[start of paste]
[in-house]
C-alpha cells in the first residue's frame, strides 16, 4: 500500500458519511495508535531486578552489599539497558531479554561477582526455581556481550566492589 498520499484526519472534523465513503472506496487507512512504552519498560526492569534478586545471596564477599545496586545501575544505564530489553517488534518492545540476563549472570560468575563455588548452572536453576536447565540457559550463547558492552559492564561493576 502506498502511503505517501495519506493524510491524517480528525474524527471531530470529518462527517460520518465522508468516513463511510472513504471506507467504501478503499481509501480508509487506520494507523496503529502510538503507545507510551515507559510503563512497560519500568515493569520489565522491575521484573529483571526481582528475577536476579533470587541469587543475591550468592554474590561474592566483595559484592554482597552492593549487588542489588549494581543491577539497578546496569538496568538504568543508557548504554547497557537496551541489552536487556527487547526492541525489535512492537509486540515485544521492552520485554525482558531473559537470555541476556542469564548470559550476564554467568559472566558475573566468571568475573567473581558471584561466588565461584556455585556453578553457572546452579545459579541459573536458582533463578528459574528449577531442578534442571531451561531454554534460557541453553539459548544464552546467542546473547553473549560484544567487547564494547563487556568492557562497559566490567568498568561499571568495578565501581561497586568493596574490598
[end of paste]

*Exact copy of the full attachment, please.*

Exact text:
[in-house]
C-alpha cells in the first residue's frame, strides 16, 4: 500500500458519511495508535531486578552489599539497558531479554561477582526455581556481550566492589 498520499484526519472534523465513503472506496487507512512504552519498560526492569534478586545471596564477599545496586545501575544505564530489553517488534518492545540476563549472570560468575563455588548452572536453576536447565540457559550463547558492552559492564561493576 502506498502511503505517501495519506493524510491524517480528525474524527471531530470529518462527517460520518465522508468516513463511510472513504471506507467504501478503499481509501480508509487506520494507523496503529502510538503507545507510551515507559510503563512497560519500568515493569520489565522491575521484573529483571526481582528475577536476579533470587541469587543475591550468592554474590561474592566483595559484592554482597552492593549487588542489588549494581543491577539497578546496569538496568538504568543508557548504554547497557537496551541489552536487556527487547526492541525489535512492537509486540515485544521492552520485554525482558531473559537470555541476556542469564548470559550476564554467568559472566558475573566468571568475573567473581558471584561466588565461584556455585556453578553457572546452579545459579541459573536458582533463578528459574528449577531442578534442571531451561531454554534460557541453553539459548544464552546467542546473547553473549560484544567487547564494547563487556568492557562497559566490567568498568561499571568495578565501581561497586568493596574490598